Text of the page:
Ai Weiwei unveiled new work last month that draws attention to the ongoing humanitarian crisis in Europe and on its boarders. The Chinese artist, who has set up a studio on the Greek island of Lesbos, has installed Tear Bottle/Tear Gas Canister (2016) among the collection of the Cycladic Museum of Art in Athens, juxtaposing tear gas canisters used on refugees in the Idomeni camp with ancient Greek vessels that were used to collect tears from mourners. Other works in the exhibition, Ai at the Cycladic (until 30 October), that respond to the refugee crisis include iPhone Wallpaper (2016), a collage of 12,030 images of people seeking refuge taken by Ai on his smartphone.
“Dropped into deep, dark hole”
“I felt like I’d dropped into a deep, dark hole,” Ai says of his first visit to Lesbos, where 80% of refugees arriving in Europe first land. “We were driving by the water and I saw an empty boat floating in the ocean. I jumped out of the car and got into this half sunken boat. I stayed there for quite some time, meditating as I floated out into the ocean. It was then I decided to move my studio to Lesbos.”
The Museum of Modern Art (MoMA) in New York is the latest institution to join the discussion on the refugee crisis, which has, until now, chiefly been seen as a problem for the Middle East and Europe. A series of films by the Moroccan-French artist Bouchra Khalili that map the journeys of eight illegal migrants is currently on show at the museum (until 28 August), while an exhibition focused on the architecture of shelters and refugee camps is due to open there on 1 October.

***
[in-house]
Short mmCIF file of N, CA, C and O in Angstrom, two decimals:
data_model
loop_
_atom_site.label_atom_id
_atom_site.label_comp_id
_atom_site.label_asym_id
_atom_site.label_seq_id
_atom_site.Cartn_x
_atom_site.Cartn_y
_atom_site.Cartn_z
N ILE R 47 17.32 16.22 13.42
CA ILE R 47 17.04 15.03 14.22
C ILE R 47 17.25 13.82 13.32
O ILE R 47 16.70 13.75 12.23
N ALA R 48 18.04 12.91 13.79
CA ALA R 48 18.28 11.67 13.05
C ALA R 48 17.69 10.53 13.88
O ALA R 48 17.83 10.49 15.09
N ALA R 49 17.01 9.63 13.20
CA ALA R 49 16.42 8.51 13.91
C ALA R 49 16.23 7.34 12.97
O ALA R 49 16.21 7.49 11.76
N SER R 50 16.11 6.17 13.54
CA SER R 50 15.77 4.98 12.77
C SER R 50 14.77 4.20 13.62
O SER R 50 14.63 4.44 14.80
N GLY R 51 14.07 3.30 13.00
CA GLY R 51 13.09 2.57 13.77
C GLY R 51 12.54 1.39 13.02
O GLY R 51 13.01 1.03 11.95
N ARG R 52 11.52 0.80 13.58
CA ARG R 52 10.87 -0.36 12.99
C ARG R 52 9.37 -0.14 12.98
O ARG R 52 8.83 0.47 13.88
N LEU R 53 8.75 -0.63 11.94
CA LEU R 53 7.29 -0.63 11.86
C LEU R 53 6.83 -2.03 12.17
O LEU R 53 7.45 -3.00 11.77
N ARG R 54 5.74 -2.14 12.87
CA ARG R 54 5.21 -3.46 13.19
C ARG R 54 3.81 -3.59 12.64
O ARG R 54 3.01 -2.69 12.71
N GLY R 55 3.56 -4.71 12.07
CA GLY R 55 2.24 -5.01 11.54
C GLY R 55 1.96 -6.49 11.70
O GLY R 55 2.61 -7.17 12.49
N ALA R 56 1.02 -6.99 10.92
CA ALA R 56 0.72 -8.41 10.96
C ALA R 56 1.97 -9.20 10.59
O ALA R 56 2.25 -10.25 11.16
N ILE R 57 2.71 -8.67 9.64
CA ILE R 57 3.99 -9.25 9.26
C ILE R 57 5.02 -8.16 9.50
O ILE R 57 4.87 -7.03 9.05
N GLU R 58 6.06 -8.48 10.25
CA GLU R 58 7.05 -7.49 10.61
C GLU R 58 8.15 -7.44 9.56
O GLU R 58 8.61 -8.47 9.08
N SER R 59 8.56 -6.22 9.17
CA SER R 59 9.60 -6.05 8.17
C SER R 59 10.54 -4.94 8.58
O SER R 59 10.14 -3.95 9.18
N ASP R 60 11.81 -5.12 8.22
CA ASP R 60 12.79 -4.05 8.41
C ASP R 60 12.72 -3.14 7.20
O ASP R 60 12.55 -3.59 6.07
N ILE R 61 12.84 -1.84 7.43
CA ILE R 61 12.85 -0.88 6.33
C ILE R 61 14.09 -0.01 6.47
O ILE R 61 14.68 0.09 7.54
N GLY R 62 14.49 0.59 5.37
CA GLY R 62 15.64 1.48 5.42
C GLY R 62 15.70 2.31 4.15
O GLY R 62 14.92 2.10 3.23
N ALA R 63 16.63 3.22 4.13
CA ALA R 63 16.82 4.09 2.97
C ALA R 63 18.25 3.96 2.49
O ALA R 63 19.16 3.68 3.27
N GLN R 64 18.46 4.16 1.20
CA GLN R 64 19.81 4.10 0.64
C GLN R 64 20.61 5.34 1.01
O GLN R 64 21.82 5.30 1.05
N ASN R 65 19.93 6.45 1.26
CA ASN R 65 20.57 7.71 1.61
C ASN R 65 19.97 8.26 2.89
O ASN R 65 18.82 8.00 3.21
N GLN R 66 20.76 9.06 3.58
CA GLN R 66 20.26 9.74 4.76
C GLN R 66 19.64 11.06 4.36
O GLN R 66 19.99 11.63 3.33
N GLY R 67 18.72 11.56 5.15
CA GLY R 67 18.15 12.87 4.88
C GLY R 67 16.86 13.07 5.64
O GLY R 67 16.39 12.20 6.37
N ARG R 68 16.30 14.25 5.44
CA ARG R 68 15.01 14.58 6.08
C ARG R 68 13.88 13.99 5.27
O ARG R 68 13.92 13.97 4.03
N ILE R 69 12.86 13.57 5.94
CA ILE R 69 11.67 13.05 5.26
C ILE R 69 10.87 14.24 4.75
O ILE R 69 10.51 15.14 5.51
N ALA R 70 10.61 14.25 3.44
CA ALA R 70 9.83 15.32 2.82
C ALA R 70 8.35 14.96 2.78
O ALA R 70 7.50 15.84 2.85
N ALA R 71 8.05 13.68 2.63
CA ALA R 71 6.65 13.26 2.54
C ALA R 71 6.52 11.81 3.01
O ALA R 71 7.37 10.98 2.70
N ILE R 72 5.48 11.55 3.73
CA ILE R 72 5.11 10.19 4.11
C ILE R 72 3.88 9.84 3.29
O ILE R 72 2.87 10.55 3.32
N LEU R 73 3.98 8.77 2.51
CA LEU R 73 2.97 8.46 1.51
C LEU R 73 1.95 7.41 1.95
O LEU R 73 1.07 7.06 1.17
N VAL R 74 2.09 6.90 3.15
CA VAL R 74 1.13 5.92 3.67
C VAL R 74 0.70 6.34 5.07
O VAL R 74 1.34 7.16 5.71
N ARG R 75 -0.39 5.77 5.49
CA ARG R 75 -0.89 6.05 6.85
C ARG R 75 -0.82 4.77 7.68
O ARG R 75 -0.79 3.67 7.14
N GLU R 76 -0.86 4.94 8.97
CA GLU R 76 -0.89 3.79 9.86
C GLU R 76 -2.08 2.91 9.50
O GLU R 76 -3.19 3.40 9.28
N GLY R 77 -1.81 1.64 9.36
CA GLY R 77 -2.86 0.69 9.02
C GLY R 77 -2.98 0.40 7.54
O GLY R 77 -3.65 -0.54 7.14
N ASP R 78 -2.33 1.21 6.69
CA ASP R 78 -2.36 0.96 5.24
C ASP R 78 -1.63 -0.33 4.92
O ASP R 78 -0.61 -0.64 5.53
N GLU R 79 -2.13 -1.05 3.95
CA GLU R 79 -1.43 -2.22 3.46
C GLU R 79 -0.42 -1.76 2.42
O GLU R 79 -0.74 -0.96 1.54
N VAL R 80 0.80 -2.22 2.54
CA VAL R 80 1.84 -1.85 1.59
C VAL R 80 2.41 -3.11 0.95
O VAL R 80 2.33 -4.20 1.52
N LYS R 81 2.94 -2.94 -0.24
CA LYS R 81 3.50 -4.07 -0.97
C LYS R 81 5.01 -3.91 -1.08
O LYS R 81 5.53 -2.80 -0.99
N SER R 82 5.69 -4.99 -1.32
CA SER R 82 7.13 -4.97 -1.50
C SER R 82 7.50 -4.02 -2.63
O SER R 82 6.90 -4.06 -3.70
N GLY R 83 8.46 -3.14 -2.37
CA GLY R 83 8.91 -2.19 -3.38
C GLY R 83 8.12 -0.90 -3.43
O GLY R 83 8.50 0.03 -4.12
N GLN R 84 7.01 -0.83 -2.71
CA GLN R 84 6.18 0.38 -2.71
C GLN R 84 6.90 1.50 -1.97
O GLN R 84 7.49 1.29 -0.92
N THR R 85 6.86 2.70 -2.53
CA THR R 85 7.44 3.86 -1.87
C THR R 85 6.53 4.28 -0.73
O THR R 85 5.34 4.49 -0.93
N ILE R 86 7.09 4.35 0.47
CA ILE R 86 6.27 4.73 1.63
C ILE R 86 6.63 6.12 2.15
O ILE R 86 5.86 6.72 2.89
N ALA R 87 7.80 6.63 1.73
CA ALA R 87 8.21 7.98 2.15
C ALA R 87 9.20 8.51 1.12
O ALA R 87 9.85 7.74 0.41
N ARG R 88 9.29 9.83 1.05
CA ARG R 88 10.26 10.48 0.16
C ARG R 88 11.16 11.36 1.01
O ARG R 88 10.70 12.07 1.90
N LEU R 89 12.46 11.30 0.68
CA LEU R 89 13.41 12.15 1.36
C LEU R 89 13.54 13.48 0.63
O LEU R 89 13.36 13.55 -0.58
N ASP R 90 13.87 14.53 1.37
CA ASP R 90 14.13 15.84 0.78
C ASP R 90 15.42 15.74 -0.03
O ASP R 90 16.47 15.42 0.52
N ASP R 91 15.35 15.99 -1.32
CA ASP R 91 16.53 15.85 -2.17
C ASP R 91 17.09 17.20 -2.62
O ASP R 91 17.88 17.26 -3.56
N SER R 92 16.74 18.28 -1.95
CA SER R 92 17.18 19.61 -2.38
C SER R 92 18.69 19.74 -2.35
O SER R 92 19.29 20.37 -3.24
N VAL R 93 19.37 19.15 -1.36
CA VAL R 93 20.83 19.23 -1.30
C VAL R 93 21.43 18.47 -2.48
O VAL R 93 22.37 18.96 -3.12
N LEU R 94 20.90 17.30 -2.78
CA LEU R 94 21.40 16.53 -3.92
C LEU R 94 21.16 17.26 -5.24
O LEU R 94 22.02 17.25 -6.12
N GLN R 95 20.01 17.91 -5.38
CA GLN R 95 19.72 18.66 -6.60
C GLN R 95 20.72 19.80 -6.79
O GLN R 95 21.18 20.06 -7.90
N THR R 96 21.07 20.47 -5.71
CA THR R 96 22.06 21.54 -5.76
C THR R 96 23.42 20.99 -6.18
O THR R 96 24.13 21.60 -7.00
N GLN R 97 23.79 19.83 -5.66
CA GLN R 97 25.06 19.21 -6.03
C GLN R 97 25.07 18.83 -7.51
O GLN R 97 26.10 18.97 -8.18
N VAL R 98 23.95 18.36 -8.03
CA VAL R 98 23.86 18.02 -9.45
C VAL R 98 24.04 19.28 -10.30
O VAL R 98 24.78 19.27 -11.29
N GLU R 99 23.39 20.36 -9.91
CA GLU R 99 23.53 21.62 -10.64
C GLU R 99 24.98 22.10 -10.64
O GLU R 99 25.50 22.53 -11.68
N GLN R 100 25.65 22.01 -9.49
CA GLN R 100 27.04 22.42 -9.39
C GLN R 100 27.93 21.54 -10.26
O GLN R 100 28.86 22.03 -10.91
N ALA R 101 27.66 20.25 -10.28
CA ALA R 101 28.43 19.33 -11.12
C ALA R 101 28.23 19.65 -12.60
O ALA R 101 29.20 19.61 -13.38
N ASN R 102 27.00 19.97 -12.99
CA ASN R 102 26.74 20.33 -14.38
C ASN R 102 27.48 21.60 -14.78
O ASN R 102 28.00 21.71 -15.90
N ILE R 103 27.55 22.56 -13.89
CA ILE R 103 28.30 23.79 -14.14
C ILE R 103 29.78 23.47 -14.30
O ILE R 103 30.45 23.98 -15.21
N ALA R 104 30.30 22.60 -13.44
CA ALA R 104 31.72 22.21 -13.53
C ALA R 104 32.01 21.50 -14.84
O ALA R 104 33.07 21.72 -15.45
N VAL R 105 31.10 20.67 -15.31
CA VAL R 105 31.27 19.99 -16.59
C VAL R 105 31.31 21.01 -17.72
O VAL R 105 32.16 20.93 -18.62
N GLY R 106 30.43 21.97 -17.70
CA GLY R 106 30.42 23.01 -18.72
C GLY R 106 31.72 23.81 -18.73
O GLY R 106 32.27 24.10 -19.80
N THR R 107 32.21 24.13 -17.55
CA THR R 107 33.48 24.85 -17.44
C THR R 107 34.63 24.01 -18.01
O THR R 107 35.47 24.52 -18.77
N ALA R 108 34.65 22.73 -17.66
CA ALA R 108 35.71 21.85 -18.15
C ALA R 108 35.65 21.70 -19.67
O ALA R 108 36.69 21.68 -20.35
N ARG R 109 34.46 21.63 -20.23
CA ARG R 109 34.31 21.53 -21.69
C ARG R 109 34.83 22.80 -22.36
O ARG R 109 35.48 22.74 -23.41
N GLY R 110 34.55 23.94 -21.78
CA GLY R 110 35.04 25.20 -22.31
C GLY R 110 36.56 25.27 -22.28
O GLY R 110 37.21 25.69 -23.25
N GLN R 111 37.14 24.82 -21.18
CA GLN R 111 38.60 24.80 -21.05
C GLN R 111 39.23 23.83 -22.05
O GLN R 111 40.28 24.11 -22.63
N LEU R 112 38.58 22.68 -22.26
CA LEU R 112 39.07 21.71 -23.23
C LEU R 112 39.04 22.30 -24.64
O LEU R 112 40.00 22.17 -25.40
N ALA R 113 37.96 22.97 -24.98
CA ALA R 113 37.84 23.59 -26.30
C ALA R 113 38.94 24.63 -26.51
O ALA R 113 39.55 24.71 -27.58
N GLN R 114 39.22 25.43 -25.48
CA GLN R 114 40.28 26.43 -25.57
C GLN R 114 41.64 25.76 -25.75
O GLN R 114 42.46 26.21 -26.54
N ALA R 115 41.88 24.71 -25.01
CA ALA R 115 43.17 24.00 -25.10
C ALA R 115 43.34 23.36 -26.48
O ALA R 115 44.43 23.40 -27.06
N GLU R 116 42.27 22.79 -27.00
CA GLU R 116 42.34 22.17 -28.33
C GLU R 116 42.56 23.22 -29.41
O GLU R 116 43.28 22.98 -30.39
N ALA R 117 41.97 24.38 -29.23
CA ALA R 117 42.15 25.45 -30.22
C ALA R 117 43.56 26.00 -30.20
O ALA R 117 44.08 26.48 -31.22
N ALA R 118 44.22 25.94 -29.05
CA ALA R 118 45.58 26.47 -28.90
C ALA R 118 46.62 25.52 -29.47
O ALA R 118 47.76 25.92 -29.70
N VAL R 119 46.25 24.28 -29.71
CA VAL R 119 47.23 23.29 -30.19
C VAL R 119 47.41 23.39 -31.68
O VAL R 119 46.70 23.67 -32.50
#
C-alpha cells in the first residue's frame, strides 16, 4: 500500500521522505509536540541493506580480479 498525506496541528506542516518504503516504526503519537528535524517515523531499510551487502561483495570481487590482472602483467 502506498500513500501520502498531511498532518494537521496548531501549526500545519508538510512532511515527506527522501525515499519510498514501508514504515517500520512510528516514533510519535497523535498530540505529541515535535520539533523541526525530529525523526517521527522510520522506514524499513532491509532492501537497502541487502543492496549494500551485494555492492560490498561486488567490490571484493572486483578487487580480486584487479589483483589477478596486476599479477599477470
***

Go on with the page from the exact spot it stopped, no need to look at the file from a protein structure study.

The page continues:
MoMA’s director Glenn Lowry recently guest edited a series of video stories for CNN on the theme of migration. Lowry said: “2016 may be a decisive year for all of us,” noting that artists have been confronting the consequences of the mass displacement of people for many years. He points to Khalili’s work, The Mapping Journey Project, which was created between 2008 and 2011. The films show refugees tracing their journeys in thick black marker on a geopolitical map, while narrating their individual stories. “[Khalili] takes this crisis… and she makes us aware that it affects absolutely each person profoundly,” Lowry says.
Art as therapy
European museums have been at the vanguard of supporting refugees. Some have been working directly with migrants long before the current crisis—the Louisiana Museum of Modern Art in Humlebaek, Denmark, began its Travelling with Art project in 2006. In April, it won the International Council of Museums’s best practice award for the initiative, which offers art classes to refugee children in partnership with the Danish Red Cross.
The focus of the project has changed in recent years, says its supervisor, Line Ali Chayder. In 2006, most of the children entering Denmark were aged between eight and 12 and seeking asylum with their families. Now, many are unaccompanied minors aged between 16 and 18. “Engaging with art, immersing oneself in artistic methods and having the chance to meet peers of your own age in a safe environment is important for these young people, who naturally have a lot of worries about the future,” Chayder says.
The Danish-Icelandic artist Olafur Eliasson created a project called Green light in partnership with Thyssen-Bornemisza Art Contemporary (TBA21) in Vienna, inviting refugees and migrants as well as local students to take part in workshops on how to build lamps out of recycled materials at (until 5 June). “Green light is an act of welcoming,” Eliasson says. “Working together in an artistic context, participants build both a modular light and a communal environment, in which difference is not only accepted but embraced.”
The lamps, made from yogurt containers, plastic bags, nylon and neon green LEDs, cost €300. The proceeds support Red Cross Vienna and other projects helping refugees in Austria.